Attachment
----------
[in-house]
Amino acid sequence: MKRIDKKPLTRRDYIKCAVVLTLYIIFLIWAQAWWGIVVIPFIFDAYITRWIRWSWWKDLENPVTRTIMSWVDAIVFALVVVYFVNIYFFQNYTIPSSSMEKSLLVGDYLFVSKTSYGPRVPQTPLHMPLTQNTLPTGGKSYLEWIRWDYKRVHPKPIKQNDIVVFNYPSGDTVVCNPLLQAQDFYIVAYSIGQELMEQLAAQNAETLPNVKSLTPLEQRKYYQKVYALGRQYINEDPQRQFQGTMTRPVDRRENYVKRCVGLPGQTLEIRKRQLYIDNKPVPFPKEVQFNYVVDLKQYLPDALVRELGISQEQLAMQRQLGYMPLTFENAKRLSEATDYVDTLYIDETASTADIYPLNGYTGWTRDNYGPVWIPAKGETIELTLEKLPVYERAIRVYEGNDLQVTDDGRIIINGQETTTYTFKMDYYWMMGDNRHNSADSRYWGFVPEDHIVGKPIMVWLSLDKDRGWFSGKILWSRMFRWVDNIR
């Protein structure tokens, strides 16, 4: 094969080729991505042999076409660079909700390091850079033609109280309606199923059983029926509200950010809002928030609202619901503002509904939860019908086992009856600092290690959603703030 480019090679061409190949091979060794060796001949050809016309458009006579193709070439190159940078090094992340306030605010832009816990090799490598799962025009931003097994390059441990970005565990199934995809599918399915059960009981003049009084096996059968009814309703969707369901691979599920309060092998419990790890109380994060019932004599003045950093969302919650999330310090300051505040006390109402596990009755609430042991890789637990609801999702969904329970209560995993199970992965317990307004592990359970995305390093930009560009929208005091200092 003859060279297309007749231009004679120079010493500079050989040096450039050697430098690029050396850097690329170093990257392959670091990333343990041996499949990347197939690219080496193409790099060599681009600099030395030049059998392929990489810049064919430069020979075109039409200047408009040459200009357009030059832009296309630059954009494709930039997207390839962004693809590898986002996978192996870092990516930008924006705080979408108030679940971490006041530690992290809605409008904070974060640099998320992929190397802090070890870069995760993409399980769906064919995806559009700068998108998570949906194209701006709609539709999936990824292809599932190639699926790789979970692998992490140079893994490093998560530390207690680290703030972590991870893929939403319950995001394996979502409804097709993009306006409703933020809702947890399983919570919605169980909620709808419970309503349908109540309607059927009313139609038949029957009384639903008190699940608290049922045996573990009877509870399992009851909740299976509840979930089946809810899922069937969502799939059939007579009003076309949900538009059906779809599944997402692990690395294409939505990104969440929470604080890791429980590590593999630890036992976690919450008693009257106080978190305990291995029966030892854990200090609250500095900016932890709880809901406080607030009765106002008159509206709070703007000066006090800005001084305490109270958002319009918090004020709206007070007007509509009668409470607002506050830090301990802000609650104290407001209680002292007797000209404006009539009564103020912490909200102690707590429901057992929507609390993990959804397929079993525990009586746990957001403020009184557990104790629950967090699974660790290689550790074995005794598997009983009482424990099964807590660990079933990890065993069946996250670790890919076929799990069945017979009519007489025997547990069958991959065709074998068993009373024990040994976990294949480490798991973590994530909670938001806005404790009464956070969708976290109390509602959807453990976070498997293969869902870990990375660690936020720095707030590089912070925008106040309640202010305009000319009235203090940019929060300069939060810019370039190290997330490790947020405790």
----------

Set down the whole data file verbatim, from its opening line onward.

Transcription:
[in-house]
Amino acid sequence: MKRIDKKPLTRRDYIKCAVVLTLYIIFLIWAQAWWGIVVIPFIFDAYITRWIRWSWWKDLENPVTRTIMSWVDAIVFALVVVYFVNIYFFQNYTIPSSSMEKSLLVGDYLFVSKTSYGPRVPQTPLHMPLTQNTLPTGGKSYLEWIRWDYKRVHPKPIKQNDIVVFNYPSGDTVVCNPLLQAQDFYIVAYSIGQELMEQLAAQNAETLPNVKSLTPLEQRKYYQKVYALGRQYINEDPQRQFQGTMTRPVDRRENYVKRCVGLPGQTLEIRKRQLYIDNKPVPFPKEVQFNYVVDLKQYLPDALVRELGISQEQLAMQRQLGYMPLTFENAKRLSEATDYVDTLYIDETASTADIYPLNGYTGWTRDNYGPVWIPAKGETIELTLEKLPVYERAIRVYEGNDLQVTDDGRIIINGQETTTYTFKMDYYWMMGDNRHNSADSRYWGFVPEDHIVGKPIMVWLSLDKDRGWFSGKILWSRMFRWVDNIR
């Protein structure tokens, strides 16, 4: 094969080729991505042999076409660079909700390091850079033609109280309606199923059983029926509200950010809002928030609202619901503002509904939860019908086992009856600092290690959603703030 480019090679061409190949091979060794060796001949050809016309458009006579193709070439190159940078090094992340306030605010832009816990090799490598799962025009931003097994390059441990970005565990199934995809599918399915059960009981003049009084096996059968009814309703969707369901691979599920309060092998419990790890109380994060019932004599003045950093969302919650999330310090300051505040006390109402596990009755609430042991890789637990609801999702969904329970209560995993199970992965317990307004592990359970995305390093930009560009929208005091200092 003859060279297309007749231009004679120079010493500079050989040096450039050697430098690029050396850097690329170093990257392959670091990333343990041996499949990347197939690219080496193409790099060599681009600099030395030049059998392929990489810049064919430069020979075109039409200047408009040459200009357009030059832009296309630059954009494709930039997207390839962004693809590898986002996978192996870092990516930008924006705080979408108030679940971490006041530690992290809605409008904070974060640099998320992929190397802090070890870069995760993409399980769906064919995806559009700068998108998570949906194209701006709609539709999936990824292809599932190639699926790789979970692998992490140079893994490093998560530390207690680290703030972590991870893929939403319950995001394996979502409804097709993009306006409703933020809702947890399983919570919605169980909620709808419970309503349908109540309607059927009313139609038949029957009384639903008190699940608290049922045996573990009877509870399992009851909740299976509840979930089946809810899922069937969502799939059939007579009003076309949900538009059906779809599944997402692990690395294409939505990104969440929470604080890791429980590590593999630890036992976690919450008693009257106080978190305990291995029966030892854990200090609250500095900016932890709880809901406080607030009765106002008159509206709070703007000066006090800005001084305490109270958002319009918090004020709206007070007007509509009668409470607002506050830090301990802000609650104290407001209680002292007797000209404006009539009564103020912490909200102690707590429901057992929507609390993990959804397929079993525990009586746990957001403020009184557990104790629950967090699974660790290689550790074995005794598997009983009482424990099964807590660990079933990890065993069946996250670790890919076929799990069945017979009519007489025997547990069958991959065709074998068993009373024990040994976990294949480490798991973590994530909670938001806005404790009464956070969708976290109390509602959807453990976070498997293969869902870990990375660690936020720095707030590089912070925008106040309640202010305009000319009235203090940019929060300069939060810019370039190290997330490790947020405790």